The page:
Vacant houses in the city of Toyama in Japan are free

A Vacant House Posted Online as the First House to be Offered for Free Through Kamiichi City Government Mediation | Courtesy of Kamiichi Municipal Office via The Japan News/Asia News Network

TOYAMA — Amid declining population and rising vacancies in Kamiichi City, Toyama Prefecture, Japan, the local government this fiscal year launched a system to transfer vacant units to new residents.

The local government has set up a matchmaking site for potential sellers and buyers and pays old and new owners a grant for necessary expenses once a deal is struck. This is a win-win project for both the people involved and the municipality, which is trying to increase the population and prevent the collapse of old houses.

“I received a request three days after listing my property on the website and was able to transfer it within a month,” said Toshio Nakahashi, who became the first person to transfer property in part of the project on April 30.

Vacant houses in Toyama City free for the taking

Toshio Nakahashi | The Yomiuri Shimbun

Nakahashi, 78, handed over his family’s two-story wooden house in Kamiichi, which had been vacant for more than 10 years since his mother, who lived alone, moved into a nursing home.

“I wanted to give away my house. It’s good that I didn’t get anything for that,” he recalls.

Nakahashi couldn’t afford the millions of yen the demolition would have cost, so he posted the property on the municipality’s website on April 1.

“I thought it would take a year or two. I am relieved,” he said.

Kamiichi’s population as of July 1 was 19,429, 70 percent of its peak in 1955. According to the city, as of March there were 330 vacant homes, and the government has received an increasing number of inquiries from its citizens about how to manage them.

Meanwhile, the town, just a 30-minute drive from Toyama City, has received a flurry of inquiries, since even before the COVID-19 outbreak, from people inside and outside outside the prefecture seeking to integrate agriculture into their way of life. Kamiichi created a website to link the two parties and named it “Zero Yen Vacant House Bank”.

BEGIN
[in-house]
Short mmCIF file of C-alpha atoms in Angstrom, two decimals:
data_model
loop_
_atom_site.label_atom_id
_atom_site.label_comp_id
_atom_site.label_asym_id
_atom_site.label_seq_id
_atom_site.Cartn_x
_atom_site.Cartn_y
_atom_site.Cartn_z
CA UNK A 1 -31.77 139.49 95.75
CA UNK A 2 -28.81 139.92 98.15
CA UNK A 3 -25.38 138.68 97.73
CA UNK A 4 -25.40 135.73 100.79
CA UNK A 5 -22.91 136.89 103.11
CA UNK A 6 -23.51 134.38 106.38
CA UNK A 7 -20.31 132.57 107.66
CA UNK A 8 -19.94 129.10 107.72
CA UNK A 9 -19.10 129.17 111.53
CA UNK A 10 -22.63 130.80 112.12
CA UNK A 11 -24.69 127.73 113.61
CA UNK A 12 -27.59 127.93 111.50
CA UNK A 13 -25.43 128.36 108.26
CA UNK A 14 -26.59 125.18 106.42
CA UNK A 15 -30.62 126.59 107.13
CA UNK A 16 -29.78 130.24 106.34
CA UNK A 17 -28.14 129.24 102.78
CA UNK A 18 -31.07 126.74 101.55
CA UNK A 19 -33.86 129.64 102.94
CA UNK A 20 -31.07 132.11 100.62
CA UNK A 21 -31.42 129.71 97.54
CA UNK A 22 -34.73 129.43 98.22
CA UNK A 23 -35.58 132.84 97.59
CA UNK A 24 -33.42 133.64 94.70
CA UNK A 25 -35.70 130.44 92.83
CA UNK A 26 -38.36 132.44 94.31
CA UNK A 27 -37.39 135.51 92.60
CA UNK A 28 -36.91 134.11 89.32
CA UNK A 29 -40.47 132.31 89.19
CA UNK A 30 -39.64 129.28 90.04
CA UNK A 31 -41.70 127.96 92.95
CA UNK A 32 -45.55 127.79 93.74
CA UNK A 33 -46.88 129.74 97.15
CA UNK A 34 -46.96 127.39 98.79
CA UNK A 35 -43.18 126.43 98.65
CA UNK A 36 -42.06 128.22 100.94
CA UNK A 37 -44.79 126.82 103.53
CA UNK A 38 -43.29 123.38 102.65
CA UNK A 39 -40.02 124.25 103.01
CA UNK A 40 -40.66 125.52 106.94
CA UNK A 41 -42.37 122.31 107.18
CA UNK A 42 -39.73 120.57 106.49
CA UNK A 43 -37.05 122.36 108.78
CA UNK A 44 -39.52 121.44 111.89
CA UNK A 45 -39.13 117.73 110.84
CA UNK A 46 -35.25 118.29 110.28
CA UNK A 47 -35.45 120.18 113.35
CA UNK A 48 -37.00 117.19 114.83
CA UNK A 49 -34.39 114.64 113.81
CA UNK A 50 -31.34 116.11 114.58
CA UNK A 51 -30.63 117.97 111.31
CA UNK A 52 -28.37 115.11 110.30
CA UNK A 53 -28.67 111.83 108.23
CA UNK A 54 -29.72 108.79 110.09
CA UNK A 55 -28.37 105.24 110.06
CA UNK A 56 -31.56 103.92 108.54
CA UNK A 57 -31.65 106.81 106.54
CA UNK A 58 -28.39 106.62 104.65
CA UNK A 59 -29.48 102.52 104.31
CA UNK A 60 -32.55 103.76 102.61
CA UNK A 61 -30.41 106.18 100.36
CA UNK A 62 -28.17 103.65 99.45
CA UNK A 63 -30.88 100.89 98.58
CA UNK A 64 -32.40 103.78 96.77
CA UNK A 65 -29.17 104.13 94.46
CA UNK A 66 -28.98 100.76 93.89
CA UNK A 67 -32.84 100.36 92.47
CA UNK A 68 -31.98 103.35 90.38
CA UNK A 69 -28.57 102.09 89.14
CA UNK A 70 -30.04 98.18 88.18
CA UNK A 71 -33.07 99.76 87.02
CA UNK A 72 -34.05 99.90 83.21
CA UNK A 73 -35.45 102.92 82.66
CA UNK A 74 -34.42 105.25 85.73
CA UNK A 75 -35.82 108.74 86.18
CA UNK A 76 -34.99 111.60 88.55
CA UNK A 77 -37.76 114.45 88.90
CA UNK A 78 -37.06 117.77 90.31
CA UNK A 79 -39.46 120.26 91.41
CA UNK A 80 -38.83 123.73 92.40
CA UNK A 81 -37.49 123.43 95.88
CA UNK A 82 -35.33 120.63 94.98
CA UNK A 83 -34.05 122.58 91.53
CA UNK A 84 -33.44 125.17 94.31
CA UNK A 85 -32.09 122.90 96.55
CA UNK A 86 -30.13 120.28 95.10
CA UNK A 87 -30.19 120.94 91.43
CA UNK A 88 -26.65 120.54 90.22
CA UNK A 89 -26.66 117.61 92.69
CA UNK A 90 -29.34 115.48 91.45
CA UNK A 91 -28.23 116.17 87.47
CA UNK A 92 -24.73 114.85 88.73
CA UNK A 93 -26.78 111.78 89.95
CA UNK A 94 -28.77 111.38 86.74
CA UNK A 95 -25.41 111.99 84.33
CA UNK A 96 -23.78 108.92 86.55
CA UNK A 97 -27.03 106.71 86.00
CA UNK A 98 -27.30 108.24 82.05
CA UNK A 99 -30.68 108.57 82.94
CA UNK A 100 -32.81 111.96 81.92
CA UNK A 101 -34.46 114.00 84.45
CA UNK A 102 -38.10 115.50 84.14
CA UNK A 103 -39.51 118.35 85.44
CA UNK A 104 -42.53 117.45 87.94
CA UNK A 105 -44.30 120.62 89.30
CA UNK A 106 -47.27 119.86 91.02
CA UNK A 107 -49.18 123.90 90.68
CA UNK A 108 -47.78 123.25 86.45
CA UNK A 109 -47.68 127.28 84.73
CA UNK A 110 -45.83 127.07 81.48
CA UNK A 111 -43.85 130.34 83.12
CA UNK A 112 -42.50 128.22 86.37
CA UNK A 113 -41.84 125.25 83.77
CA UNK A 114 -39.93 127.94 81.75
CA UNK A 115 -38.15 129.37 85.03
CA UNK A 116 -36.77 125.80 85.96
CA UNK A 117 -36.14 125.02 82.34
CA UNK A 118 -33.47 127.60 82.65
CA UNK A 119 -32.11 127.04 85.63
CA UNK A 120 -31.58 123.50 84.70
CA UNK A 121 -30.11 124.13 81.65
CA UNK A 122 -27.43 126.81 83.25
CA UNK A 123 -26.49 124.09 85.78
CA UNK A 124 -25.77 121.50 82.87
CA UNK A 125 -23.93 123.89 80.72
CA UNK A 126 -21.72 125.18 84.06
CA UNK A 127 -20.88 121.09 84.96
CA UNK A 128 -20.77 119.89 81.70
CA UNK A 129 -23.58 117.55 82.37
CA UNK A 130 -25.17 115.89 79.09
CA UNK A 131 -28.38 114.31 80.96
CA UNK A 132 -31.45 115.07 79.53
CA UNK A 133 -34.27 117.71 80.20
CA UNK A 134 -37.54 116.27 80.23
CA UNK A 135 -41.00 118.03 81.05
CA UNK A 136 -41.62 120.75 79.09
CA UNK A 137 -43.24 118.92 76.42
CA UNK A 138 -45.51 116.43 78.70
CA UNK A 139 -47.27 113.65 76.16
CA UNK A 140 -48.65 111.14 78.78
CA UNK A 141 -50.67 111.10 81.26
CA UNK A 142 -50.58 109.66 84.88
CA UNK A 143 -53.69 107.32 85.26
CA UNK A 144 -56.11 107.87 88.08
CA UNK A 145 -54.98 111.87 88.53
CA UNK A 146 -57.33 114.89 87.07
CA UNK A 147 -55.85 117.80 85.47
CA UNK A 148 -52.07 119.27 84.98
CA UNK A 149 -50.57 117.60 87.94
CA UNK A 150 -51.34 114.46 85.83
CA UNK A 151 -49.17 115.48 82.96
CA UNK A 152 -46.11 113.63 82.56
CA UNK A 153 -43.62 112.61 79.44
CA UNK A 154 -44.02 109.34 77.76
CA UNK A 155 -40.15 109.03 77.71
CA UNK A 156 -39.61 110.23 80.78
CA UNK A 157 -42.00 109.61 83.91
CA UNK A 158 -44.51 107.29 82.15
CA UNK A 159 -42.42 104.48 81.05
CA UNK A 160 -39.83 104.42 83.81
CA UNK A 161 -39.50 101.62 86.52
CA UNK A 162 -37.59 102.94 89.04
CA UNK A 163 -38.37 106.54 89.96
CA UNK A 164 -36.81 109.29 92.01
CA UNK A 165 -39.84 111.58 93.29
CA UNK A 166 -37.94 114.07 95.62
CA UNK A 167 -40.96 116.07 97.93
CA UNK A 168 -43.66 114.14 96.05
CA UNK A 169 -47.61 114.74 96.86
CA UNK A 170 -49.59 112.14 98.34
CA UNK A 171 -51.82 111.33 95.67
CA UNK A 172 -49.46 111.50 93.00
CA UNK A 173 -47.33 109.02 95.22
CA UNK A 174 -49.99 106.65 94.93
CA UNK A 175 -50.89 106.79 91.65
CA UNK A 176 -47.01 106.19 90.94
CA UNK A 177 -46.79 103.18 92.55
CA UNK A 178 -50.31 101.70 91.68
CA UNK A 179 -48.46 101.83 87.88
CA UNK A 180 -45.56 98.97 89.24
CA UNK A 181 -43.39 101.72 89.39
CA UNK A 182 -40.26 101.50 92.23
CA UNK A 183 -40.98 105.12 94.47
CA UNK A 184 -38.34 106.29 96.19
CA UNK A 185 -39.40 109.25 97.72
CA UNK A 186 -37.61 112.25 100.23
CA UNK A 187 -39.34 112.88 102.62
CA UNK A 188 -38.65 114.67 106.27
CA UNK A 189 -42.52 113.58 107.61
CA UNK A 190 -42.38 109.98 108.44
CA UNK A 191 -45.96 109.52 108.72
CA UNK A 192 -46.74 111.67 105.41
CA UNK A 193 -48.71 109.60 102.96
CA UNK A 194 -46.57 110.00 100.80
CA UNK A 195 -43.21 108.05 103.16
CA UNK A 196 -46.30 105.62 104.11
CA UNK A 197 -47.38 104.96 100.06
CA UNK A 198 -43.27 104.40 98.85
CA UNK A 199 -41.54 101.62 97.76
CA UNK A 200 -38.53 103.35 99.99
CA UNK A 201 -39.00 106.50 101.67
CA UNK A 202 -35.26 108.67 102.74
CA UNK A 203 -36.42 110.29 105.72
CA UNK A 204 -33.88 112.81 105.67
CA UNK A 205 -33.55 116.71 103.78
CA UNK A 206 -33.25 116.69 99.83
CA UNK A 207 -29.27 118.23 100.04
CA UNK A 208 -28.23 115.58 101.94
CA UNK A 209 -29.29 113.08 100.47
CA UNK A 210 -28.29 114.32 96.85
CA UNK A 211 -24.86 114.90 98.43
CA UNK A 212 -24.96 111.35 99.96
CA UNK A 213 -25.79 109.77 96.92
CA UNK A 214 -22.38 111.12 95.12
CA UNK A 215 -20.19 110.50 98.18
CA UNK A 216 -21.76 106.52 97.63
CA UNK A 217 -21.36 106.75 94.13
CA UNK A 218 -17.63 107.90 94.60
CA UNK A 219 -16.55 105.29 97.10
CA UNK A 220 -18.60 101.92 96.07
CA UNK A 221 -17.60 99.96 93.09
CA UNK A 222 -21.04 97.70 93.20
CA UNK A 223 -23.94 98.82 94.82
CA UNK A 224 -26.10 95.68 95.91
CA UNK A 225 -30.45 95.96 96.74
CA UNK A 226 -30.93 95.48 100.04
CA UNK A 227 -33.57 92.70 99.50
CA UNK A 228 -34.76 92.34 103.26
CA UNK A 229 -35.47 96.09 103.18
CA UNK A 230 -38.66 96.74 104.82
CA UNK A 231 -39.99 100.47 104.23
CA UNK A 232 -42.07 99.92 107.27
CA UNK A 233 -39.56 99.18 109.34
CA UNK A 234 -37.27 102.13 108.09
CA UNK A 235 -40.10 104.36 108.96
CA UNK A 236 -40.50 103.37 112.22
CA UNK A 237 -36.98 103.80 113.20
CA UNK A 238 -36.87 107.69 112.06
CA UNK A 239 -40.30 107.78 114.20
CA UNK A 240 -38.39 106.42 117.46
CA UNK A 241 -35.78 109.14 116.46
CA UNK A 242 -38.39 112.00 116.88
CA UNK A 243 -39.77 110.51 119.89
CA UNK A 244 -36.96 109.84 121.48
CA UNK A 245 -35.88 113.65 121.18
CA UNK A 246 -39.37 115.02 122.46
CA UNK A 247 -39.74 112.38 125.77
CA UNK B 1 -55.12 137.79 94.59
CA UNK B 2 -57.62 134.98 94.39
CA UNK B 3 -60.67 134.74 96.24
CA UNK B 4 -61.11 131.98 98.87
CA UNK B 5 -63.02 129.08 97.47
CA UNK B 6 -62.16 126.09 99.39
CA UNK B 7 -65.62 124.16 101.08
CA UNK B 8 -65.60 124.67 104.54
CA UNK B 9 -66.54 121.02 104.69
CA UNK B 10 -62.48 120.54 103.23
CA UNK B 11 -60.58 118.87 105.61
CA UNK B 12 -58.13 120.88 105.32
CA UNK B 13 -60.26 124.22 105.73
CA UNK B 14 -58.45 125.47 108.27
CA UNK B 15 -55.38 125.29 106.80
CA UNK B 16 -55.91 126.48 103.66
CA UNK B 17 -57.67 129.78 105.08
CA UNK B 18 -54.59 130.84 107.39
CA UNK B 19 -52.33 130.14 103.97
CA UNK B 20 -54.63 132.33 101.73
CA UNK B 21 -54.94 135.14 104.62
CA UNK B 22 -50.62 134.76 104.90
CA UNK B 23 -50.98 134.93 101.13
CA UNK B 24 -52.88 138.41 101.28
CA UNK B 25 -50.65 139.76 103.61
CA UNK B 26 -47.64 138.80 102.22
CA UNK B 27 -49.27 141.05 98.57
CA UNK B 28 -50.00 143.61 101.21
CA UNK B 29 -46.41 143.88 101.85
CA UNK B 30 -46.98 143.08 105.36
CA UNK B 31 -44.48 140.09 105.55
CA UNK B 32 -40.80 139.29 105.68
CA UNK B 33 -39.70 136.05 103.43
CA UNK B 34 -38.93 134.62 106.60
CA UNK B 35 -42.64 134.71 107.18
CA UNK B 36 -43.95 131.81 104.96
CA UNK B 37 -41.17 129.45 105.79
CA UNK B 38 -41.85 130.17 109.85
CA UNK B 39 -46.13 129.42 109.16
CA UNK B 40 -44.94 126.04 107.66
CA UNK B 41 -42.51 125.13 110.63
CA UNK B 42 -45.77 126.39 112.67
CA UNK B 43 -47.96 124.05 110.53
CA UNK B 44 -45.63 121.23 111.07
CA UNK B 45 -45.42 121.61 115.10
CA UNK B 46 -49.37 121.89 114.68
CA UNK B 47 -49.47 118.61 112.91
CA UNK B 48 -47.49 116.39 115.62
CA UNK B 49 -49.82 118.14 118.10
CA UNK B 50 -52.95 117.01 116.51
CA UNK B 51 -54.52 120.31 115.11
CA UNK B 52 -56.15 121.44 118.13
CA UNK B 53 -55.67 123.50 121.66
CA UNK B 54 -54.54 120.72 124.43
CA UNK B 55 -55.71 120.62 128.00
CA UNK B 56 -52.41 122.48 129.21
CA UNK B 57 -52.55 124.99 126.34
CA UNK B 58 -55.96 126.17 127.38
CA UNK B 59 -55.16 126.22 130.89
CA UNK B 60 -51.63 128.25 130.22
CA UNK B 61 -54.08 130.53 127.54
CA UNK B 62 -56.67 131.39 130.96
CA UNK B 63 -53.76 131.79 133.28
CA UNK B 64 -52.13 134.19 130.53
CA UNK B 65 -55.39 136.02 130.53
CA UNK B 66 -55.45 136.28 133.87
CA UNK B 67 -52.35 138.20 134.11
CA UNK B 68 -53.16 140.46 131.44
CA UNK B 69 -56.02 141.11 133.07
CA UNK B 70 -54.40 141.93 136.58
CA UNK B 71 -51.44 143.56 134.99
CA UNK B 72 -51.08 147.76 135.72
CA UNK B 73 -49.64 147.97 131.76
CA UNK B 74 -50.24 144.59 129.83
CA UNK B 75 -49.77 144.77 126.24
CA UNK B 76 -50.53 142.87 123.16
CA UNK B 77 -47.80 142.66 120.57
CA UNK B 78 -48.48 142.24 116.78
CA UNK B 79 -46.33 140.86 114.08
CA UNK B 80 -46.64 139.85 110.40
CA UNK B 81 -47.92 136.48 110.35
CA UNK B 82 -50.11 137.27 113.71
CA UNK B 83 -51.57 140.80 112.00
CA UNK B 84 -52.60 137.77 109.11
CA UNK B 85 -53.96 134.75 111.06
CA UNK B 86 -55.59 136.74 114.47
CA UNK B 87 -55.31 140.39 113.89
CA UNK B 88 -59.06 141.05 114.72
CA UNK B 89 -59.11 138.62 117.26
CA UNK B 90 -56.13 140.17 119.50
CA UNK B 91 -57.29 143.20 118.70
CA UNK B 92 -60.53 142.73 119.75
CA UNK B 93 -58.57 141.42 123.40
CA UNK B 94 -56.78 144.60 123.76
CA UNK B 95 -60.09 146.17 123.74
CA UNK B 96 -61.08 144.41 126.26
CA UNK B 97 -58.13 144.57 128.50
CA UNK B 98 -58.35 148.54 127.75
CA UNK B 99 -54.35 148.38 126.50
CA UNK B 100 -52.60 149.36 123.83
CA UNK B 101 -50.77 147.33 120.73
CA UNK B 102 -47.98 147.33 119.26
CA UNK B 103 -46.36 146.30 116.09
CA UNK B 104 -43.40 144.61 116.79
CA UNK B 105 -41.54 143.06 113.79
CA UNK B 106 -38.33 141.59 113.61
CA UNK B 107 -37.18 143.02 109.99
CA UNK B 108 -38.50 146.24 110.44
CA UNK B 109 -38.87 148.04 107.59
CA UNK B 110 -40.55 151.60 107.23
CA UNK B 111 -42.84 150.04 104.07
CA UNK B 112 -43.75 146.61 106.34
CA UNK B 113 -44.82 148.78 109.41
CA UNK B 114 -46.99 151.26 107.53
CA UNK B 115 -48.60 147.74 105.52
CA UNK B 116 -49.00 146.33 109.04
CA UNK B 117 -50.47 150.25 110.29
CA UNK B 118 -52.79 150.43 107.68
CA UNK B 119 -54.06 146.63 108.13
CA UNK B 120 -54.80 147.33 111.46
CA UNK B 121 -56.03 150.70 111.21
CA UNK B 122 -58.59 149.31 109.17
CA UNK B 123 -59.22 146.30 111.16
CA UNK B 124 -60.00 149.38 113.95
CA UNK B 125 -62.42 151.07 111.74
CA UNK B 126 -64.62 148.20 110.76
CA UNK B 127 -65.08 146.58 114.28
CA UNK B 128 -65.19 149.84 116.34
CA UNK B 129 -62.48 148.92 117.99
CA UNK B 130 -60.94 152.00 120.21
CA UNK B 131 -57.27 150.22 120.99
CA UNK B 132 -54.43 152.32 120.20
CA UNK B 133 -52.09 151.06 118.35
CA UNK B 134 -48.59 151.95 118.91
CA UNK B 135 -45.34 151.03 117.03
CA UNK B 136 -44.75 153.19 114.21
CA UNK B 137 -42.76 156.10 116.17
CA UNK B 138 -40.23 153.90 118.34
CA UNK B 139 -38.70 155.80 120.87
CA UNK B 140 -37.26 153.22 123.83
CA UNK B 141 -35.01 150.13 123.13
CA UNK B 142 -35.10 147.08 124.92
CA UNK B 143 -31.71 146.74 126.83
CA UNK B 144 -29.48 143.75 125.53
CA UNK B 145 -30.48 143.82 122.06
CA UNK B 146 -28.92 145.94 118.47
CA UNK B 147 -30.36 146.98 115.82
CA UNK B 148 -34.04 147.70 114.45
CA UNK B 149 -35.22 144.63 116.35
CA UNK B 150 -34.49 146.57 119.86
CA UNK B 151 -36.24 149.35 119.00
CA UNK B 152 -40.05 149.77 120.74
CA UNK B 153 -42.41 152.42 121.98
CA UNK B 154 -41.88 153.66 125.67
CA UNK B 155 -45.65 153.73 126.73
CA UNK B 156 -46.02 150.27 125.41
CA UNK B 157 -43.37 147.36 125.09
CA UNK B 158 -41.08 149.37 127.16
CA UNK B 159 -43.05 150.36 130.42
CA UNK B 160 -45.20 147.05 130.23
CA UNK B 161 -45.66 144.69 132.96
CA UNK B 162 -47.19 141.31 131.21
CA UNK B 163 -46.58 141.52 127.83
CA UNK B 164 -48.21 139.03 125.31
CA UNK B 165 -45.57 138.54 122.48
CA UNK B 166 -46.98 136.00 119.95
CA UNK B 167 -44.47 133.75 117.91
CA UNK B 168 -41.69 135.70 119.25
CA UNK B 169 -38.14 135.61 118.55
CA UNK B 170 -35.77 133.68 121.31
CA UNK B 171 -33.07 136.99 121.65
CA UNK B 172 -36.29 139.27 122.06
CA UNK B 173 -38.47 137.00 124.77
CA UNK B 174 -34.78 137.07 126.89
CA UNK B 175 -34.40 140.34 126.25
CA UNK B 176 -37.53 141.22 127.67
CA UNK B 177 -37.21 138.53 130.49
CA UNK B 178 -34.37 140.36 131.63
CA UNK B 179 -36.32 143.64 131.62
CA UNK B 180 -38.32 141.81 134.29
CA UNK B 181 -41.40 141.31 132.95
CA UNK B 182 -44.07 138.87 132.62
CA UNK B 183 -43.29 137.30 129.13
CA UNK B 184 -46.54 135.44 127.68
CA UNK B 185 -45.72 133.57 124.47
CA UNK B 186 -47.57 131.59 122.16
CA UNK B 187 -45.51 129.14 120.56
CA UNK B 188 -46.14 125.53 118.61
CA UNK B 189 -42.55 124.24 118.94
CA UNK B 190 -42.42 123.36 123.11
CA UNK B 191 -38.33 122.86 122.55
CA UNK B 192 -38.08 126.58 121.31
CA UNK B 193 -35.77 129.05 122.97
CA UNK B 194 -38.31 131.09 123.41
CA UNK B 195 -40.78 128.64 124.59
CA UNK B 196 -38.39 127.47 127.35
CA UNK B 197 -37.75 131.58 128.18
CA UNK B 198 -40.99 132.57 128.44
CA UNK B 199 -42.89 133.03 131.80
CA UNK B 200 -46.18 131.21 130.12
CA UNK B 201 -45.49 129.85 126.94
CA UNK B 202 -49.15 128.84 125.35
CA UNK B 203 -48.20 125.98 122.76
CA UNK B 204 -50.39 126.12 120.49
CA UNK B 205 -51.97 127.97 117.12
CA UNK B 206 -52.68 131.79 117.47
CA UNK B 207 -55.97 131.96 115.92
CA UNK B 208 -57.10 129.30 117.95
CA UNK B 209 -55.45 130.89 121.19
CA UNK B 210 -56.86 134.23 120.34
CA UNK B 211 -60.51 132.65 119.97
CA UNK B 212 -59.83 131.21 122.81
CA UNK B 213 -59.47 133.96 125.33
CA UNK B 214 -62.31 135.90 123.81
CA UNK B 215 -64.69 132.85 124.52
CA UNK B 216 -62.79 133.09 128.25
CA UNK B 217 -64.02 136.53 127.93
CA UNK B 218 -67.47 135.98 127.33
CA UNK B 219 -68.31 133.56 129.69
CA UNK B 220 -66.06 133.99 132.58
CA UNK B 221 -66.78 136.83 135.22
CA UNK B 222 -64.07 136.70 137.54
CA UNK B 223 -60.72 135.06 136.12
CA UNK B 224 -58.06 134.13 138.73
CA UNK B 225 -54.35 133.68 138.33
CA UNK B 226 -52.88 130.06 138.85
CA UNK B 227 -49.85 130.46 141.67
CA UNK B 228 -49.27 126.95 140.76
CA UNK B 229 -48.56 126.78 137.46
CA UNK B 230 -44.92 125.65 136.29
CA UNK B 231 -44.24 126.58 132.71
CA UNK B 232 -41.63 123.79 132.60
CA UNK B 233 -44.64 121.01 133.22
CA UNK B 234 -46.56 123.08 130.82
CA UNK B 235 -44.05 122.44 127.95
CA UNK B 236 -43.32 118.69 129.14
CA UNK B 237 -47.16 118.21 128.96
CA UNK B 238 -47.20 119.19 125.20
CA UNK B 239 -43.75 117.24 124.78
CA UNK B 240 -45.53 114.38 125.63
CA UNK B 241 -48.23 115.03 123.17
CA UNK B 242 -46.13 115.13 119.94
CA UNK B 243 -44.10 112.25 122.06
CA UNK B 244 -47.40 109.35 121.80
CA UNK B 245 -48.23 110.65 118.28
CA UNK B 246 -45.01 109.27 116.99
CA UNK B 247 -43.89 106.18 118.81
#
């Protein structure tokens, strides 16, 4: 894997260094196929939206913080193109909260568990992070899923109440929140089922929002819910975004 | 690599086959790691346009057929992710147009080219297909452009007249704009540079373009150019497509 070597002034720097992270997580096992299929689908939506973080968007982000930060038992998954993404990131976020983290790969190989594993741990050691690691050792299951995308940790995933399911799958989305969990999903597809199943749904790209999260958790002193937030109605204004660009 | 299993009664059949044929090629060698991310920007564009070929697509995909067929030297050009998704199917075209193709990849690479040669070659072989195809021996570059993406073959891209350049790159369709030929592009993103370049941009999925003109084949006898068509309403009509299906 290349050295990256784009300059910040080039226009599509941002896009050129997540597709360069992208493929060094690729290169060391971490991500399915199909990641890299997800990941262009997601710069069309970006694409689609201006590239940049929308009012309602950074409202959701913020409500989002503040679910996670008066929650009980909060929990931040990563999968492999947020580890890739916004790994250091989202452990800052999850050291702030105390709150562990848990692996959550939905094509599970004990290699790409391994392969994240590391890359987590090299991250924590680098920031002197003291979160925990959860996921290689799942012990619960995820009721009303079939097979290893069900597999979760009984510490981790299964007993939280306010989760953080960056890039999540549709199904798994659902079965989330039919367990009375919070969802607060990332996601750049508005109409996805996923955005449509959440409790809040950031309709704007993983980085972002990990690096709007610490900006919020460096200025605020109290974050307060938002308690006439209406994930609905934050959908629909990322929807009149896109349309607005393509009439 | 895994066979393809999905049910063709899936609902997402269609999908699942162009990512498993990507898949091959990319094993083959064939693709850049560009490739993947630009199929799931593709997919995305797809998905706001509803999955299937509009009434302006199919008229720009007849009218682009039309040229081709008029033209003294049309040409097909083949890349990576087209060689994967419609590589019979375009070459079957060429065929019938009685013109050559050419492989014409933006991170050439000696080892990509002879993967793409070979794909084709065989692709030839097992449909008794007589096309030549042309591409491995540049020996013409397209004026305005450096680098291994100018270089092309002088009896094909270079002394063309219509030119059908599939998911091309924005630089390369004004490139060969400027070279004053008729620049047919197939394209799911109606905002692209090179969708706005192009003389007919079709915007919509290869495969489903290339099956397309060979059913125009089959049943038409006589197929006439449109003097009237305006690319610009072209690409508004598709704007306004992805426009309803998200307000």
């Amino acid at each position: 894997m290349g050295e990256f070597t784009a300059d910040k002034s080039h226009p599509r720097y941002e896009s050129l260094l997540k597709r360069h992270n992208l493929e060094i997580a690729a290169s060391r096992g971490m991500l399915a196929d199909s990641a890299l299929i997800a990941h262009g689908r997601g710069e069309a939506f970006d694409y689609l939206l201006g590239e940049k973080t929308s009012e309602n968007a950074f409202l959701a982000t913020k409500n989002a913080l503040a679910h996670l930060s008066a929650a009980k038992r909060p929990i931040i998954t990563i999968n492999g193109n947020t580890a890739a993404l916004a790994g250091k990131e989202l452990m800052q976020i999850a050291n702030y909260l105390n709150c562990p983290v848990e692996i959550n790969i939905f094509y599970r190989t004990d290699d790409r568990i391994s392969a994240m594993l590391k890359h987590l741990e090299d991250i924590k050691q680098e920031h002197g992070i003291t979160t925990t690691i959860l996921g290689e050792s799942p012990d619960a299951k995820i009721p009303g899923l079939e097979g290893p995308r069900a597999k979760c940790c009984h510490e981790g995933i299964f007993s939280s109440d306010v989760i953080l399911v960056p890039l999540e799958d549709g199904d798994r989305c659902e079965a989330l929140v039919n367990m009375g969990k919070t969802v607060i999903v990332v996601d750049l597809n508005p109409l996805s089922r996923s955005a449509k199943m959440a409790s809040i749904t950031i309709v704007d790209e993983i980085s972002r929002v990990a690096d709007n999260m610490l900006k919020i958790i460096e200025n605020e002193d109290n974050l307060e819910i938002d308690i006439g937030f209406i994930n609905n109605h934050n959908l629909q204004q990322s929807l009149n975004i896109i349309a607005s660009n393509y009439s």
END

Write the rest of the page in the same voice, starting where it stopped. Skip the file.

Residents wishing to donate their homes consult with the city, which then posts photos of the property and information such as the type of structure and year the home was built on the website. Those who browse the site and are interested in it make a request. Negotiations until the transfer will then be conducted directly between the two parties, according to the Kamiichi city government.

After the transfer is complete, the city will subsidize the costs, granting the transporter up to ¥50,000 to cover the disposal of unwanted items and the cost of inheritance procedures if the registered owner is deceased, and the acquirer up to to ¥500,000 on the condition of at least two years of residency. The municipality will also contribute to repairing the building and strengthening its resistance to earthquakes.

According to the 2018 Housing and Land Survey, there are approximately 8.49 million vacant homes across the country, and the vacancy rate hit a record high of 13.6% that year. Measures similar to those taken by Kamiichi have been implemented nationwide. A real estate company in Asahikawa, Hokkaido has set up a website where it acts as a mediator, and the city of Okutama, Tokyo has set up a bank similar to Kamiichi’s.

After Nakahashi’s, a second vacant house went up for sale on the site on June 7, and a man from Toyama Prefecture signed a tentative contract for it on June 8.

“Houses won’t collapse as long as people live in them and manage them,” said a Kamiichi city official from the construction department. “Some houses come with farmland, and residents can expect income from farming. If young people settled there, it would lead to the revitalization of the city.


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About Walter J. Leslie

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